Exploring Habits

I’ve noticed that when people think about habits they are usually focusing on what they perceive as bad habits and looking to break them.

Good habits / Bad habits, either way they structure our lives.

Habits are activities that have connected to our autonomic nervous system and have quietly transformed what we do into routine. Habits are structural in the way that they impact our lives. And the beauty of that is that we don’t have to expend energy deciding over and over again. I don’t have to decide whether to have my first cup of coffee in the morning, or whether to give my daughter a hug and a quick kiss before she gets on the school bus, or whether to review and update my list of tasks for tomorrow at the end of my work day.

Recently I had the pleasure of hearing Gretchen Rubin speak about her new book on making and breaking habits.  One thing she said really stuck with me, “What we do everyday matters more than what we do once in a while.” I got a subtle and significant perspective shift when I went from thinking about habits to thinking about what we do everyday, and my practice design “elf” awakened.

So, if daily habits are the architecture that structure our lives then the practice of tracking and appreciating what we do on a daily basis for a week could be very illuminating. Tracking something puts your attention on it and attention is a form of currency. (This is what I call a Noticing Practice.)

Start a list of your daily habits. Add to it every day for a week. Then at the end of a week give yourself 15 or 20 minutes to reflect on your list.  A few key questions might then be:

What abilities am I maintaining and even building with my habits of doing?

What neural pathways am I maintaining and building with my habits of thinking?

What are the things that I’m doing every day that presence* what matters most to me?

Then pick a few new habits to invite into the daily-ness of life.

And if, during your noticing practice you trip upon a few habits that you want to break, Gretchen Rubin’s Four Tendencies Framework is a great resource.

If you’d like support with venturing further into inviting new habits into your daily life, or breaking a few, you can contact me by clicking here.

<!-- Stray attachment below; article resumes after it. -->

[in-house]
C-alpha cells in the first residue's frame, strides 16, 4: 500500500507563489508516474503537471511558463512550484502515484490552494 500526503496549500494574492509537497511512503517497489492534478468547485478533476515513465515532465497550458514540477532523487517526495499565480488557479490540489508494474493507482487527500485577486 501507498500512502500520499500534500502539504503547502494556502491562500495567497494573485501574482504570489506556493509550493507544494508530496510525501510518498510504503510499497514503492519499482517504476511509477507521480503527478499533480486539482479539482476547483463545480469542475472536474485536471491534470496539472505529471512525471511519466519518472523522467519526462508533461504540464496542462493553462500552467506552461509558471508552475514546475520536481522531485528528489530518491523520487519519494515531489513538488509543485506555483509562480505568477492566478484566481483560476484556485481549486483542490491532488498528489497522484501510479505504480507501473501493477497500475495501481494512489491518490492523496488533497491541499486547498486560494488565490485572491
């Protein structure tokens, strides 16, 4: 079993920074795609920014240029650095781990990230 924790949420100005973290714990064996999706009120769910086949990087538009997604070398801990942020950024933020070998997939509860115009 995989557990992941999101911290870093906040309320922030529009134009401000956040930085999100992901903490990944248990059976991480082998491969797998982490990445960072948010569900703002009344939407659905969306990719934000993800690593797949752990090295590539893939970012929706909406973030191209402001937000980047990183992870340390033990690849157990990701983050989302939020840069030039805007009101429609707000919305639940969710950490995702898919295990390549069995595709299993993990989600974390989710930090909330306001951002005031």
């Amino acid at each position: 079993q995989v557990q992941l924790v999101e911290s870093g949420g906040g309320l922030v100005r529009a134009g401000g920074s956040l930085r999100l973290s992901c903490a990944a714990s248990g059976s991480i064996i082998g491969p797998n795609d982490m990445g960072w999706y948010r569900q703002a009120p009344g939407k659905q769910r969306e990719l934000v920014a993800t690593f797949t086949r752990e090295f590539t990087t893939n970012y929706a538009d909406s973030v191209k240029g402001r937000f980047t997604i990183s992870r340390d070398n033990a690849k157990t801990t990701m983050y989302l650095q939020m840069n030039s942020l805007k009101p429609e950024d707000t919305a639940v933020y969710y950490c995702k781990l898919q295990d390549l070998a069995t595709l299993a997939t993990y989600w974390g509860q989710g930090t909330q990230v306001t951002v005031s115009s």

*Note: I’m using presence as a verb here, meaning to be able to sense and bring into the present. See Otto Scharmer’s Presencing Institute

Getting More Productive: Tip #2 - Taking pleasure in the doing . . .

Before I close up my week and slip into the long weekend, I want to keep my promise to offer a tip  on productivity. For this one I’m sharing a childhood memory and a poem with you. May these two offerings enhance your celebrations of Labor Day.  I'd like to focus on the beauty of summer and the power of being present in a productive moment.

One of my treasured childhood memories is of working alongside my grandmother at her clothesline on a summer day. Here is a snippet of memoir written back in 1995.

My Nana kept clothespins in a ruffled apron made of blue-green chintz in her laundry room. She’d tie that apron around my waist and then we’d go out together. She’d carry the big basket filled with wet laundry and I’d trundle along behind her, apron pockets loaded with clothespins bumping against my knees.  I followed her out, out through the shade of the Linden trees and down a little hill.

There, behind the barn, was an expanse of yard where she and my Papa had strung multiple cotton lines across a wide span. My job was to hand her clothespins from the deep pockets of the apron.  The sheets would take on the scent of grass and sun as she shook them out in the air.  One by one I’d hand her a clothespin and watch how expertly she worked.